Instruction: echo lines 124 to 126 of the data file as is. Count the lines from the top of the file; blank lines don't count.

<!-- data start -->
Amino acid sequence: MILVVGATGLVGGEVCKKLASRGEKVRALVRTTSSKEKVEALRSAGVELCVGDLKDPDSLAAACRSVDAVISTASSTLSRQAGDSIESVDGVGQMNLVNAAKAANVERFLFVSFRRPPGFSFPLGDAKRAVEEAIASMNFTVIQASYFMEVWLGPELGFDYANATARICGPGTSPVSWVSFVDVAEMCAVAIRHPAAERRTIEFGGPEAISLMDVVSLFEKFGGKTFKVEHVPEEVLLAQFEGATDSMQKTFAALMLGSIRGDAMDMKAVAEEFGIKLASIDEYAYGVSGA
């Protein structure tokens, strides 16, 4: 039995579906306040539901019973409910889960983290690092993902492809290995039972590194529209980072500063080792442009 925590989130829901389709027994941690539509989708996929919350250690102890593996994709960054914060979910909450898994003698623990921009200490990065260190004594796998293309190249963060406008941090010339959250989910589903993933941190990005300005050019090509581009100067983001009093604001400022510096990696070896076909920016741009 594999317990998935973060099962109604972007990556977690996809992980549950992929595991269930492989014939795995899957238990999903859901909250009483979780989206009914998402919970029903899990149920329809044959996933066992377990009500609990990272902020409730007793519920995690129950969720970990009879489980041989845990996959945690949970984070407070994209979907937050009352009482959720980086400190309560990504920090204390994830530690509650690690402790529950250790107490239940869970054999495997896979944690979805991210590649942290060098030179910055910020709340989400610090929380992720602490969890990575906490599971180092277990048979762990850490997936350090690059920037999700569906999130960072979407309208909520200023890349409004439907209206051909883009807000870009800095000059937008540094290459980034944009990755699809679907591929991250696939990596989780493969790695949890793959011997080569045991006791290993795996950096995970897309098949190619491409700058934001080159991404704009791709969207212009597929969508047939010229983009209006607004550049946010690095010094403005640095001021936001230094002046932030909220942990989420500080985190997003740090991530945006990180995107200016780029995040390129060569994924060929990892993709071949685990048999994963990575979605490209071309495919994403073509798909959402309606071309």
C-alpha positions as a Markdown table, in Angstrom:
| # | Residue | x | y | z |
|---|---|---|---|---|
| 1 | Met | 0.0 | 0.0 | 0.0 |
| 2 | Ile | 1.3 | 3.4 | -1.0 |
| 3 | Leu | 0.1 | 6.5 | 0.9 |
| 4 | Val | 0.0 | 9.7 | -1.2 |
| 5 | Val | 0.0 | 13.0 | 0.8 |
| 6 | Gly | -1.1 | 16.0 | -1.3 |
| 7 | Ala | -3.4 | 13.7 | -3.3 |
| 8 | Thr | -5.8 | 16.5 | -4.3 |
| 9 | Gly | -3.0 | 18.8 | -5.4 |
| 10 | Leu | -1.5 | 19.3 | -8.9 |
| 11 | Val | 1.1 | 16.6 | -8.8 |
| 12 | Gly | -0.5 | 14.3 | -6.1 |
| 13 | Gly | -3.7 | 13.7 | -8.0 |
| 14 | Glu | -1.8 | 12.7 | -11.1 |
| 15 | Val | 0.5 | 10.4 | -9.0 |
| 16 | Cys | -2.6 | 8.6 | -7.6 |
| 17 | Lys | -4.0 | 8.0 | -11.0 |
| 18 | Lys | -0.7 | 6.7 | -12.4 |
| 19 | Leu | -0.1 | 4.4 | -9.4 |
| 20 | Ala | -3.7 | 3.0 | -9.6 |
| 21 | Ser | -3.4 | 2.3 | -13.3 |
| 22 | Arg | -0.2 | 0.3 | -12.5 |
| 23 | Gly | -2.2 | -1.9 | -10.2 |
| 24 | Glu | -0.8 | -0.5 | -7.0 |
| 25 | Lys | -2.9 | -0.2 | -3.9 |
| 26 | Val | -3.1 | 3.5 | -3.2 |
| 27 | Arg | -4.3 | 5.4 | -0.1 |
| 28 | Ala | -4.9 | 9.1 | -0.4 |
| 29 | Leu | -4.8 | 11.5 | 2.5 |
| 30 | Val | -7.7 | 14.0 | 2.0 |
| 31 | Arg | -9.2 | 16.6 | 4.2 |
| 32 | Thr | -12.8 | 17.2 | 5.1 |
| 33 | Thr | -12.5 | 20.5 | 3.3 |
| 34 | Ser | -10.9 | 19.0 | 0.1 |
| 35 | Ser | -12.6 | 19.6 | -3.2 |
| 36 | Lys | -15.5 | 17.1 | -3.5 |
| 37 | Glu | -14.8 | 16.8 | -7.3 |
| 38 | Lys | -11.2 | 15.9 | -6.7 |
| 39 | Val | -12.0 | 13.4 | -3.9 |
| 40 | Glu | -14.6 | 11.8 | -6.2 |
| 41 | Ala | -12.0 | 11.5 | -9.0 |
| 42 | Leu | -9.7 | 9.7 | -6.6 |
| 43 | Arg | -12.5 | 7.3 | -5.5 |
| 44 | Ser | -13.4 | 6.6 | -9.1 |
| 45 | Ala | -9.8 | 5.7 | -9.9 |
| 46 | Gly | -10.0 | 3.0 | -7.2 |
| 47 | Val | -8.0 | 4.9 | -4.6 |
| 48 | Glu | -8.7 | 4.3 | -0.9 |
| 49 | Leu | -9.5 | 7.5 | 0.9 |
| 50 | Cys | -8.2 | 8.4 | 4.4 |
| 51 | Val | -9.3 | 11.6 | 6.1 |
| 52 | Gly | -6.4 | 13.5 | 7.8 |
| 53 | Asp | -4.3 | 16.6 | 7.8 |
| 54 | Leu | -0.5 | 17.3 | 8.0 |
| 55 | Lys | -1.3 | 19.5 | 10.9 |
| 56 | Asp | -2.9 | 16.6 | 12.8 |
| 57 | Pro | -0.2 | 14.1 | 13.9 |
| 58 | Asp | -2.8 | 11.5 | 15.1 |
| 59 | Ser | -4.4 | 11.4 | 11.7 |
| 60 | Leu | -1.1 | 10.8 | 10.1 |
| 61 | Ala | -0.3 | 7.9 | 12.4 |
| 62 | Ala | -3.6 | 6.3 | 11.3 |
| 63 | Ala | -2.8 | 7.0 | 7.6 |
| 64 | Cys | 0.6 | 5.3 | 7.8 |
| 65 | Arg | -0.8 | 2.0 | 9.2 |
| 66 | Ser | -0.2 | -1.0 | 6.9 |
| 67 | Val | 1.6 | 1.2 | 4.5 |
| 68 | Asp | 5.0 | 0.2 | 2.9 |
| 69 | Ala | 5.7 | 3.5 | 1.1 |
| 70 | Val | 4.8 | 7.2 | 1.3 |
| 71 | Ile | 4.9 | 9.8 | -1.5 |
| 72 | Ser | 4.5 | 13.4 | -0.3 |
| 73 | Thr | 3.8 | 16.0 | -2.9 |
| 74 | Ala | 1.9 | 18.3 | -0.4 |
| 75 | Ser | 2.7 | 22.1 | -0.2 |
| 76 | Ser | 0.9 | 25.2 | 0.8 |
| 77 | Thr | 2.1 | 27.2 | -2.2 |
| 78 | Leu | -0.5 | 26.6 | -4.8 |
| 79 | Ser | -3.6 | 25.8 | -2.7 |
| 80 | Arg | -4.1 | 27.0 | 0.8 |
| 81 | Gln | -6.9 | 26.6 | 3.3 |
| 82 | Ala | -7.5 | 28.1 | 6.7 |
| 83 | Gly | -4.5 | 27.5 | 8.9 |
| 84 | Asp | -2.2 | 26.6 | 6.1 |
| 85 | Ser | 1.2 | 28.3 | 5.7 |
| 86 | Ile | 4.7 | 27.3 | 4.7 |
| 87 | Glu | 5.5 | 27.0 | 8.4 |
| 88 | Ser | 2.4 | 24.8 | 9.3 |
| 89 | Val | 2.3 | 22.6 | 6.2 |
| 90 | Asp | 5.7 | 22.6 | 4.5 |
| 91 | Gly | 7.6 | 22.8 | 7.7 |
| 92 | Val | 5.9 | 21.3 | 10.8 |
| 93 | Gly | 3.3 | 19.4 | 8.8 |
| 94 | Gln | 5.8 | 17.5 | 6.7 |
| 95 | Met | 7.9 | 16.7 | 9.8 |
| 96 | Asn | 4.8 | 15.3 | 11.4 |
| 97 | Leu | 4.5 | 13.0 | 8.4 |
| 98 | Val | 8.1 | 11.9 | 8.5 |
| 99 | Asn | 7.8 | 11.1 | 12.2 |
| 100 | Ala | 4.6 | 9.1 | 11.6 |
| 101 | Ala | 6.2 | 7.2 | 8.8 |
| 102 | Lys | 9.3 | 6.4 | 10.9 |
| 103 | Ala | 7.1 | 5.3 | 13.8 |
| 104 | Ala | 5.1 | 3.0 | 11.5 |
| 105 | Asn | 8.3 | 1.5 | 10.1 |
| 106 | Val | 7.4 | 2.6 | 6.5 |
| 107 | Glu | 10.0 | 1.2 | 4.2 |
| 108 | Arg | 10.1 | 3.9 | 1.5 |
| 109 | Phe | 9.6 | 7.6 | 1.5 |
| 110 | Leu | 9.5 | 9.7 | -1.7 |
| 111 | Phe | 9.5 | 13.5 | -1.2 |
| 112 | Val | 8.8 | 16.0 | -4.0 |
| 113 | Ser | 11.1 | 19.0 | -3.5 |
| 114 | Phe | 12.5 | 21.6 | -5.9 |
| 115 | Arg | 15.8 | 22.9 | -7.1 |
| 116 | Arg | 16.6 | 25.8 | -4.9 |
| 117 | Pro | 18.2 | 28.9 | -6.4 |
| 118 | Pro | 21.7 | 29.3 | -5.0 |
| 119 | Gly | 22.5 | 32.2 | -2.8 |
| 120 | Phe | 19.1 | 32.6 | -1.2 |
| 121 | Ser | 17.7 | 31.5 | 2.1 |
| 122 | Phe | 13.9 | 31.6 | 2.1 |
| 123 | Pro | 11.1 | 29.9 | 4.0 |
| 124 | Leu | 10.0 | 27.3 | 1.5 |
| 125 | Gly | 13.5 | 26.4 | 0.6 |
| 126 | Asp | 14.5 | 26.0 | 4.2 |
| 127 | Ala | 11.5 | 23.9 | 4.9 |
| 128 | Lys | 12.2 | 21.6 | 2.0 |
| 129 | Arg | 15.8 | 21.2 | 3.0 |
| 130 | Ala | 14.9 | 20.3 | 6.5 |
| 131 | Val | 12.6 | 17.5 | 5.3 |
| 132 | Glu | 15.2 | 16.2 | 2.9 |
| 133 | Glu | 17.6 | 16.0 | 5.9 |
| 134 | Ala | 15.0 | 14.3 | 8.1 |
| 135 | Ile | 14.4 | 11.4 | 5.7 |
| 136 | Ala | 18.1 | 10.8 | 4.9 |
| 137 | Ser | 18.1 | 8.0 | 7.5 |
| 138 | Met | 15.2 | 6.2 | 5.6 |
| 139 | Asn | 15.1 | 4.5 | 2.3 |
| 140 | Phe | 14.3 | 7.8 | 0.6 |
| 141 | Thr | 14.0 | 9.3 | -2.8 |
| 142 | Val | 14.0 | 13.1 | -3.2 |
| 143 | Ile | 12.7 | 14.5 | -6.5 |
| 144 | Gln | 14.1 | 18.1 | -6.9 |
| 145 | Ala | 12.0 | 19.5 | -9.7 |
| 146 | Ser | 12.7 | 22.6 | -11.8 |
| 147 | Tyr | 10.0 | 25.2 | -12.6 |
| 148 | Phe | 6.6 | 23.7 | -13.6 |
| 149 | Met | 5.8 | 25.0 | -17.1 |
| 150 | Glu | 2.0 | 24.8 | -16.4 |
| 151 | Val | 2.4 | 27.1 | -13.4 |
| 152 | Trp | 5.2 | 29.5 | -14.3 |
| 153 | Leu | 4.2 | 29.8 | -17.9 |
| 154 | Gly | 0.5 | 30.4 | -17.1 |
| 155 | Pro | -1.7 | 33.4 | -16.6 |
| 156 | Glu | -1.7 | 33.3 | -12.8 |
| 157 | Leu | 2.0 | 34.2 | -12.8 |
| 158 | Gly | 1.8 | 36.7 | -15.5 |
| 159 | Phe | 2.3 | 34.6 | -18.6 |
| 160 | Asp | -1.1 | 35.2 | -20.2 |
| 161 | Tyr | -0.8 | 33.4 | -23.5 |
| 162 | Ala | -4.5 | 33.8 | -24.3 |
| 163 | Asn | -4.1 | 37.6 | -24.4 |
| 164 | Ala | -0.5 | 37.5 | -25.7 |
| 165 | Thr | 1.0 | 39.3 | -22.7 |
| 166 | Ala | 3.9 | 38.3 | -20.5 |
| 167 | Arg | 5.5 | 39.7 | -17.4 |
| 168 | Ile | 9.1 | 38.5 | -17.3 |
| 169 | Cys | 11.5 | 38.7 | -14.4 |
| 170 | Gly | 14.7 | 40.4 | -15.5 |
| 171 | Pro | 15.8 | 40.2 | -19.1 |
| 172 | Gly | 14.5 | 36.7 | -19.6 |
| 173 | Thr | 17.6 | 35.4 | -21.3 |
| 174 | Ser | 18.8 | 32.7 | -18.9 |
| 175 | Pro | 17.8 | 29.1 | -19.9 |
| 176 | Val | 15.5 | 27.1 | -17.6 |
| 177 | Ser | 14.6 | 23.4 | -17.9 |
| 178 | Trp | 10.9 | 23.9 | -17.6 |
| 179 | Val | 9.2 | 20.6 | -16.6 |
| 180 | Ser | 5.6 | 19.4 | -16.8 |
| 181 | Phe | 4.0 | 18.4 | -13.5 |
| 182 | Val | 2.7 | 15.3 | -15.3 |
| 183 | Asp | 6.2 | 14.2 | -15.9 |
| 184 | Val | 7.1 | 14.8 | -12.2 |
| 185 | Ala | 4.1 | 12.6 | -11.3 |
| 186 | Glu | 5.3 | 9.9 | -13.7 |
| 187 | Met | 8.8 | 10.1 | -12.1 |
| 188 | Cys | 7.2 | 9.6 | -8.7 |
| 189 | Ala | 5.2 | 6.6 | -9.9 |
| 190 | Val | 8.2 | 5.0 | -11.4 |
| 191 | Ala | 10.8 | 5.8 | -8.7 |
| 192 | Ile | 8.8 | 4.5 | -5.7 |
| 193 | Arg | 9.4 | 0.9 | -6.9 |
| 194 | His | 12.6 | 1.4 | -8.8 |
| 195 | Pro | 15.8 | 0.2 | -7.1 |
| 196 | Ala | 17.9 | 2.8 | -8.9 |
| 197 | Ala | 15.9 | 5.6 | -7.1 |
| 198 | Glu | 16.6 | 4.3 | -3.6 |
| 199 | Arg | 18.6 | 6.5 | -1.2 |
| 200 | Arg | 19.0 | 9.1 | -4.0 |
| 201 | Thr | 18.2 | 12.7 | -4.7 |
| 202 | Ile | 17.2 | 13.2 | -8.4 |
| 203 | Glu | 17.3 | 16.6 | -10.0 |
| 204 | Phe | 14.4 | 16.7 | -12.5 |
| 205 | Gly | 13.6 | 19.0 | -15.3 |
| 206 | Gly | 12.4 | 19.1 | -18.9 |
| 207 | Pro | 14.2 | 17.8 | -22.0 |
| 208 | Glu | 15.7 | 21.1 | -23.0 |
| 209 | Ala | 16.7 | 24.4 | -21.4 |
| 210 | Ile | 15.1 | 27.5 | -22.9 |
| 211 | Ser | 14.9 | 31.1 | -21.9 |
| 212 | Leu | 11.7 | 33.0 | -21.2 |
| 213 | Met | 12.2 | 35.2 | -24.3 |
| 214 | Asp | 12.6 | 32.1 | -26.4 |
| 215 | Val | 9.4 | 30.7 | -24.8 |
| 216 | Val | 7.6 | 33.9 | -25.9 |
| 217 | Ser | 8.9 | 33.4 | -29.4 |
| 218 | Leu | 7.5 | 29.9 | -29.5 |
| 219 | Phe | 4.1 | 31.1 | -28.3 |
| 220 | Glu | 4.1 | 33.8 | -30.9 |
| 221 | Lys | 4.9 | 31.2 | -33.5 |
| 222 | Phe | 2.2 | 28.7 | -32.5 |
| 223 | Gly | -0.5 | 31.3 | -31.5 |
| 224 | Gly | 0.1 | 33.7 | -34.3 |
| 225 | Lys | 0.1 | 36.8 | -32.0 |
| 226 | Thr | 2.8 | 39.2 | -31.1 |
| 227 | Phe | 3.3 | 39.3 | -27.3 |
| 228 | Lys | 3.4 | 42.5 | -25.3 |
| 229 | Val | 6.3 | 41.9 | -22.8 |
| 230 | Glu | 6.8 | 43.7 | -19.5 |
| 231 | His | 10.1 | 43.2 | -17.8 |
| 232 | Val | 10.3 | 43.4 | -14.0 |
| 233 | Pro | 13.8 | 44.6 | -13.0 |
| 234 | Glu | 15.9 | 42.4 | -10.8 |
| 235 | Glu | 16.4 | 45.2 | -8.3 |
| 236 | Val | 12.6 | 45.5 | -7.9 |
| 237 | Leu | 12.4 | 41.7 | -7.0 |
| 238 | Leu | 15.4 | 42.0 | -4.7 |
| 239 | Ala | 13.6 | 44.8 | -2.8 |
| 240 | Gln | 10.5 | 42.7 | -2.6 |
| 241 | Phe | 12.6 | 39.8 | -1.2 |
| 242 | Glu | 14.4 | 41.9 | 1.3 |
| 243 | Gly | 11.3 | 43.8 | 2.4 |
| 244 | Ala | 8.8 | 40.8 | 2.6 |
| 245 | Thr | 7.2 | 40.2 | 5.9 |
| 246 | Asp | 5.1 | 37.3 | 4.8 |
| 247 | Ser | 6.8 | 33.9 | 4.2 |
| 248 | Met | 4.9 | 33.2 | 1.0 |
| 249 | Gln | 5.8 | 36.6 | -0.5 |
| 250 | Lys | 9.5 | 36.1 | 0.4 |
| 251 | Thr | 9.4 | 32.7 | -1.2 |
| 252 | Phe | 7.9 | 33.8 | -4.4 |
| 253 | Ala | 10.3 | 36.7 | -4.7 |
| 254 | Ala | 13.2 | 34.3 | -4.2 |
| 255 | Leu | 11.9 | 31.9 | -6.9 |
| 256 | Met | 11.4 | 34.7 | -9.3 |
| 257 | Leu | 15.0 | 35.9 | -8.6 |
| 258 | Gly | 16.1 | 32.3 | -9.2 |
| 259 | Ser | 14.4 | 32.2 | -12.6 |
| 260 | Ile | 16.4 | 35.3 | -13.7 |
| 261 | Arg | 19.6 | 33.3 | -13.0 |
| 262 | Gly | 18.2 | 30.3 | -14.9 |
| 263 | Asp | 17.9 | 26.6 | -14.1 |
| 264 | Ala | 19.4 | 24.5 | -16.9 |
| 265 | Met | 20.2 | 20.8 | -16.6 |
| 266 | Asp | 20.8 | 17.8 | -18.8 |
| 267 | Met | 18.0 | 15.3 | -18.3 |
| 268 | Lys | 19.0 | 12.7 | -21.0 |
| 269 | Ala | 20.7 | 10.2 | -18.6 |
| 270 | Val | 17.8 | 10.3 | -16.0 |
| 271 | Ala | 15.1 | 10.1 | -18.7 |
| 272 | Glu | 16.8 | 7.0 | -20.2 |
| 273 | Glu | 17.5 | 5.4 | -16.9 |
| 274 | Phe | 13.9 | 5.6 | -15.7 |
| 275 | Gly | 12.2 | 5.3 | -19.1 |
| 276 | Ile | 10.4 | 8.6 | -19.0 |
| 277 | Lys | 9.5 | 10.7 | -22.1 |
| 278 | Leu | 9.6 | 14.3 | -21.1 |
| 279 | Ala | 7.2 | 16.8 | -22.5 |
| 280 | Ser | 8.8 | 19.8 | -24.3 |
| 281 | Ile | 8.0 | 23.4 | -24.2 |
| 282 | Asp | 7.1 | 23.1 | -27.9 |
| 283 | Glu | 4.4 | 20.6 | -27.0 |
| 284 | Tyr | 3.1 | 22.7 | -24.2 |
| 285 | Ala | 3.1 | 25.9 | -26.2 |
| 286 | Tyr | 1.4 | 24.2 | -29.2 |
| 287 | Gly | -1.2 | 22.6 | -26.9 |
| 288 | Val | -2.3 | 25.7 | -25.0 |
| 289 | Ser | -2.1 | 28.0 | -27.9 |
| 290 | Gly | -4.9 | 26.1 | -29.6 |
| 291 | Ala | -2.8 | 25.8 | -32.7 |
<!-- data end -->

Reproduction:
| 119 | Gly | 22.5 | 32.2 | -2.8 |
| 120 | Phe | 19.1 | 32.6 | -1.2 |
| 121 | Ser | 17.7 | 31.5 | 2.1 |